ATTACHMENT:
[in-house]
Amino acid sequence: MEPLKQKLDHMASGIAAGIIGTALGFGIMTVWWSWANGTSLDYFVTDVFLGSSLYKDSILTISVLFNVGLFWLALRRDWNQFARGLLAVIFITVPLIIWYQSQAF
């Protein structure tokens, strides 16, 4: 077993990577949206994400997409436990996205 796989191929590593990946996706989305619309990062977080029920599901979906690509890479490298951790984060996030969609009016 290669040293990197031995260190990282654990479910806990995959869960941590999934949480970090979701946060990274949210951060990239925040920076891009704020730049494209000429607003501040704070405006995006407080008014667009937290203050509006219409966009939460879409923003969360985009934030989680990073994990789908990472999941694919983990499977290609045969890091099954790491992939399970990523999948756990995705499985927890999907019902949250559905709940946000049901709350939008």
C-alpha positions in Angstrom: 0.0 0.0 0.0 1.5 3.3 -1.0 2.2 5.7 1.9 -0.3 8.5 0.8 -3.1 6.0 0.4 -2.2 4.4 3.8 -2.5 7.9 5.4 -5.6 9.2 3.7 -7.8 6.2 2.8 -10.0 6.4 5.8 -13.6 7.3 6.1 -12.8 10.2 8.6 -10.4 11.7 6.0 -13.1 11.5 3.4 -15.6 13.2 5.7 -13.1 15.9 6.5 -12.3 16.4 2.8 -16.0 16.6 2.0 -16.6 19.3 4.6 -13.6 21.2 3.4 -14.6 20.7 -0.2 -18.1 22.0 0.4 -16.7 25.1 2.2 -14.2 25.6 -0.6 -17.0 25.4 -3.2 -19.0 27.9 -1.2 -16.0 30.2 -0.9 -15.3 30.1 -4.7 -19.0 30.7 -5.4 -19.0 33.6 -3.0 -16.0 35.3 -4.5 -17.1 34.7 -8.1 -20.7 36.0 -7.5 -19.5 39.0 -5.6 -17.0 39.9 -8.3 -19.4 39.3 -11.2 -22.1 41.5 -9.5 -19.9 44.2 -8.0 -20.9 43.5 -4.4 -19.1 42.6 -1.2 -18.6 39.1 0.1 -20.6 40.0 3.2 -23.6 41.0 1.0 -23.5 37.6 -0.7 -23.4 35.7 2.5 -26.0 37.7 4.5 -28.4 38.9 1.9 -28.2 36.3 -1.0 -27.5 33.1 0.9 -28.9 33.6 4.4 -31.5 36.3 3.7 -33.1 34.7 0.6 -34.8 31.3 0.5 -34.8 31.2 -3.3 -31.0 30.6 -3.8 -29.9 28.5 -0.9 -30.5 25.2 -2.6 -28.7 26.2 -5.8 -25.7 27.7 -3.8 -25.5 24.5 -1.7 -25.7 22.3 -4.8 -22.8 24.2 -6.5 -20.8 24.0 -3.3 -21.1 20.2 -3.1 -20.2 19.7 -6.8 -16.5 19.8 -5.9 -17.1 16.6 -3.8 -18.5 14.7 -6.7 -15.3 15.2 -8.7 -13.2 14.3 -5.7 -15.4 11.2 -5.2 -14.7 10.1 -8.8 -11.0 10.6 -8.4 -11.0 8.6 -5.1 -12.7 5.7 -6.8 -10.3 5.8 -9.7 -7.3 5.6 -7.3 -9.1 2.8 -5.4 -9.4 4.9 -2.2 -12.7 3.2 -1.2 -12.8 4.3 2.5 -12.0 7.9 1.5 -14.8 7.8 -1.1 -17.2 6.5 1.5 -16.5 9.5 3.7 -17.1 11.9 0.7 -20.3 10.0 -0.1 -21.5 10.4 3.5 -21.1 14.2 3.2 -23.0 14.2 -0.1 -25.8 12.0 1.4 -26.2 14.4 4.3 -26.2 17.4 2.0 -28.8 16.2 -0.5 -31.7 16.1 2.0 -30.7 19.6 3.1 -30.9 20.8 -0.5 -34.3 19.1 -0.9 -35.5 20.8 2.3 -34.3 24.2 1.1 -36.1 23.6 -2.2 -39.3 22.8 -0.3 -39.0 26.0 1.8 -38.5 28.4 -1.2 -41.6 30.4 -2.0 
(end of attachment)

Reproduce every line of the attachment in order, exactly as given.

[in-house]
Amino acid sequence: MEPLKQKLDHMASGIAAGIIGTALGFGIMTVWWSWANGTSLDYFVTDVFLGSSLYKDSILTISVLFNVGLFWLALRRDWNQFARGLLAVIFITVPLIIWYQSQAF
């Protein structure tokens, strides 16, 4: 077993990577949206994400997409436990996205 796989191929590593990946996706989305619309990062977080029920599901979906690509890479490298951790984060996030969609009016 290669040293990197031995260190990282654990479910806990995959869960941590999934949480970090979701946060990274949210951060990239925040920076891009704020730049494209000429607003501040704070405006995006407080008014667009937290203050509006219409966009939460879409923003969360985009934030989680990073994990789908990472999941694919983990499977290609045969890091099954790491992939399970990523999948756990995705499985927890999907019902949250559905709940946000049901709350939008």
C-alpha positions in Angstrom: 0.0 0.0 0.0 1.5 3.3 -1.0 2.2 5.7 1.9 -0.3 8.5 0.8 -3.1 6.0 0.4 -2.2 4.4 3.8 -2.5 7.9 5.4 -5.6 9.2 3.7 -7.8 6.2 2.8 -10.0 6.4 5.8 -13.6 7.3 6.1 -12.8 10.2 8.6 -10.4 11.7 6.0 -13.1 11.5 3.4 -15.6 13.2 5.7 -13.1 15.9 6.5 -12.3 16.4 2.8 -16.0 16.6 2.0 -16.6 19.3 4.6 -13.6 21.2 3.4 -14.6 20.7 -0.2 -18.1 22.0 0.4 -16.7 25.1 2.2 -14.2 25.6 -0.6 -17.0 25.4 -3.2 -19.0 27.9 -1.2 -16.0 30.2 -0.9 -15.3 30.1 -4.7 -19.0 30.7 -5.4 -19.0 33.6 -3.0 -16.0 35.3 -4.5 -17.1 34.7 -8.1 -20.7 36.0 -7.5 -19.5 39.0 -5.6 -17.0 39.9 -8.3 -19.4 39.3 -11.2 -22.1 41.5 -9.5 -19.9 44.2 -8.0 -20.9 43.5 -4.4 -19.1 42.6 -1.2 -18.6 39.1 0.1 -20.6 40.0 3.2 -23.6 41.0 1.0 -23.5 37.6 -0.7 -23.4 35.7 2.5 -26.0 37.7 4.5 -28.4 38.9 1.9 -28.2 36.3 -1.0 -27.5 33.1 0.9 -28.9 33.6 4.4 -31.5 36.3 3.7 -33.1 34.7 0.6 -34.8 31.3 0.5 -34.8 31.2 -3.3 -31.0 30.6 -3.8 -29.9 28.5 -0.9 -30.5 25.2 -2.6 -28.7 26.2 -5.8 -25.7 27.7 -3.8 -25.5 24.5 -1.7 -25.7 22.3 -4.8 -22.8 24.2 -6.5 -20.8 24.0 -3.3 -21.1 20.2 -3.1 -20.2 19.7 -6.8 -16.5 19.8 -5.9 -17.1 16.6 -3.8 -18.5 14.7 -6.7 -15.3 15.2 -8.7 -13.2 14.3 -5.7 -15.4 11.2 -5.2 -14.7 10.1 -8.8 -11.0 10.6 -8.4 -11.0 8.6 -5.1 -12.7 5.7 -6.8 -10.3 5.8 -9.7 -7.3 5.6 -7.3 -9.1 2.8 -5.4 -9.4 4.9 -2.2 -12.7 3.2 -1.2 -12.8 4.3 2.5 -12.0 7.9 1.5 -14.8 7.8 -1.1 -17.2 6.5 1.5 -16.5 9.5 3.7 -17.1 11.9 0.7 -20.3 10.0 -0.1 -21.5 10.4 3.5 -21.1 14.2 3.2 -23.0 14.2 -0.1 -25.8 12.0 1.4 -26.2 14.4 4.3 -26.2 17.4 2.0 -28.8 16.2 -0.5 -31.7 16.1 2.0 -30.7 19.6 3.1 -30.9 20.8 -0.5 -34.3 19.1 -0.9 -35.5 20.8 2.3 -34.3 24.2 1.1 -36.1 23.6 -2.2 -39.3 22.8 -0.3 -39.0 26.0 1.8 -38.5 28.4 -1.2 -41.6 30.4 -2.0 